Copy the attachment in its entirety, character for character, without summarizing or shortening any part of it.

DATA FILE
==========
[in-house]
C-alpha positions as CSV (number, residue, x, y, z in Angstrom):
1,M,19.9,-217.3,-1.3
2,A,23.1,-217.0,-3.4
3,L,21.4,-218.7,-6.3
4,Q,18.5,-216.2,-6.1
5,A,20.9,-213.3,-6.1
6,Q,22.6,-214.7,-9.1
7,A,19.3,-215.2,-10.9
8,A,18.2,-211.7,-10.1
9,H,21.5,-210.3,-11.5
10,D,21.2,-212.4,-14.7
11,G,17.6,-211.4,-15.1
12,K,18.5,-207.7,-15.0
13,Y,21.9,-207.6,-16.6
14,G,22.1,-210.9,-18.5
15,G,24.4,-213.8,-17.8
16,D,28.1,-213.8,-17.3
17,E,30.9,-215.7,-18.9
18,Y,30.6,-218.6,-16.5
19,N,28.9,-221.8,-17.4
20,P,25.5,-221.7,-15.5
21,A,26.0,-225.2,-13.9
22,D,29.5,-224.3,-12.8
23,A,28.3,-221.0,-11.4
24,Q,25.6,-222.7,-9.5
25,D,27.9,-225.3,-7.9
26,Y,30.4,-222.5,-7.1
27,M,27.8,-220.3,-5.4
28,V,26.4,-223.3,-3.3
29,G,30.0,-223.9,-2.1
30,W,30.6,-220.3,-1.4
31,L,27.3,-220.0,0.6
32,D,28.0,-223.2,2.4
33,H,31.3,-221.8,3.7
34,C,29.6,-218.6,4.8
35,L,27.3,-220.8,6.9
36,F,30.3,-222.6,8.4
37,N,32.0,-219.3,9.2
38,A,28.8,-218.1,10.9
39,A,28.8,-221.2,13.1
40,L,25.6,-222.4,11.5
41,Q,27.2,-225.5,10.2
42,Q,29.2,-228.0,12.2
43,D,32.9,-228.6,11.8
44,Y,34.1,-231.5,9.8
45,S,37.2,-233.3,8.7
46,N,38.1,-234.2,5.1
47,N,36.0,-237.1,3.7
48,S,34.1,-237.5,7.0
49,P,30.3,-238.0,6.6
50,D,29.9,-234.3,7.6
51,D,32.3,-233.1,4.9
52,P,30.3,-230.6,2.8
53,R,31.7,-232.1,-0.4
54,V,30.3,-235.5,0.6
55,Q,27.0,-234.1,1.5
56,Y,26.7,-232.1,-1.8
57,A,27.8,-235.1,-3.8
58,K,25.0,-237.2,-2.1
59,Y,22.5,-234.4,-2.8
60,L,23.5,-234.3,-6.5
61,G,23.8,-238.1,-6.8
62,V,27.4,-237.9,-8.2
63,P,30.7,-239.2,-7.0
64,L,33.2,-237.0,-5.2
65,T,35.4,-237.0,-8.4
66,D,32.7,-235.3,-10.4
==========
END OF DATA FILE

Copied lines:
[in-house]
C-alpha positions as CSV (number, residue, x, y, z in Angstrom):
1,M,19.9,-217.3,-1.3
2,A,23.1,-217.0,-3.4
3,L,21.4,-218.7,-6.3
4,Q,18.5,-216.2,-6.1
5,A,20.9,-213.3,-6.1
6,Q,22.6,-214.7,-9.1
7,A,19.3,-215.2,-10.9
8,A,18.2,-211.7,-10.1
9,H,21.5,-210.3,-11.5
10,D,21.2,-212.4,-14.7
11,G,17.6,-211.4,-15.1
12,K,18.5,-207.7,-15.0
13,Y,21.9,-207.6,-16.6
14,G,22.1,-210.9,-18.5
15,G,24.4,-213.8,-17.8
16,D,28.1,-213.8,-17.3
17,E,30.9,-215.7,-18.9
18,Y,30.6,-218.6,-16.5
19,N,28.9,-221.8,-17.4
20,P,25.5,-221.7,-15.5
21,A,26.0,-225.2,-13.9
22,D,29.5,-224.3,-12.8
23,A,28.3,-221.0,-11.4
24,Q,25.6,-222.7,-9.5
25,D,27.9,-225.3,-7.9
26,Y,30.4,-222.5,-7.1
27,M,27.8,-220.3,-5.4
28,V,26.4,-223.3,-3.3
29,G,30.0,-223.9,-2.1
30,W,30.6,-220.3,-1.4
31,L,27.3,-220.0,0.6
32,D,28.0,-223.2,2.4
33,H,31.3,-221.8,3.7
34,C,29.6,-218.6,4.8
35,L,27.3,-220.8,6.9
36,F,30.3,-222.6,8.4
37,N,32.0,-219.3,9.2
38,A,28.8,-218.1,10.9
39,A,28.8,-221.2,13.1
40,L,25.6,-222.4,11.5
41,Q,27.2,-225.5,10.2
42,Q,29.2,-228.0,12.2
43,D,32.9,-228.6,11.8
44,Y,34.1,-231.5,9.8
45,S,37.2,-233.3,8.7
46,N,38.1,-234.2,5.1
47,N,36.0,-237.1,3.7
48,S,34.1,-237.5,7.0
49,P,30.3,-238.0,6.6
50,D,29.9,-234.3,7.6
51,D,32.3,-233.1,4.9
52,P,30.3,-230.6,2.8
53,R,31.7,-232.1,-0.4
54,V,30.3,-235.5,0.6
55,Q,27.0,-234.1,1.5
56,Y,26.7,-232.1,-1.8
57,A,27.8,-235.1,-3.8
58,K,25.0,-237.2,-2.1
59,Y,22.5,-234.4,-2.8
60,L,23.5,-234.3,-6.5
61,G,23.8,-238.1,-6.8
62,V,27.4,-237.9,-8.2
63,P,30.7,-239.2,-7.0
64,L,33.2,-237.0,-5.2
65,T,35.4,-237.0,-8.4
66,D,32.7,-235.3,-10.4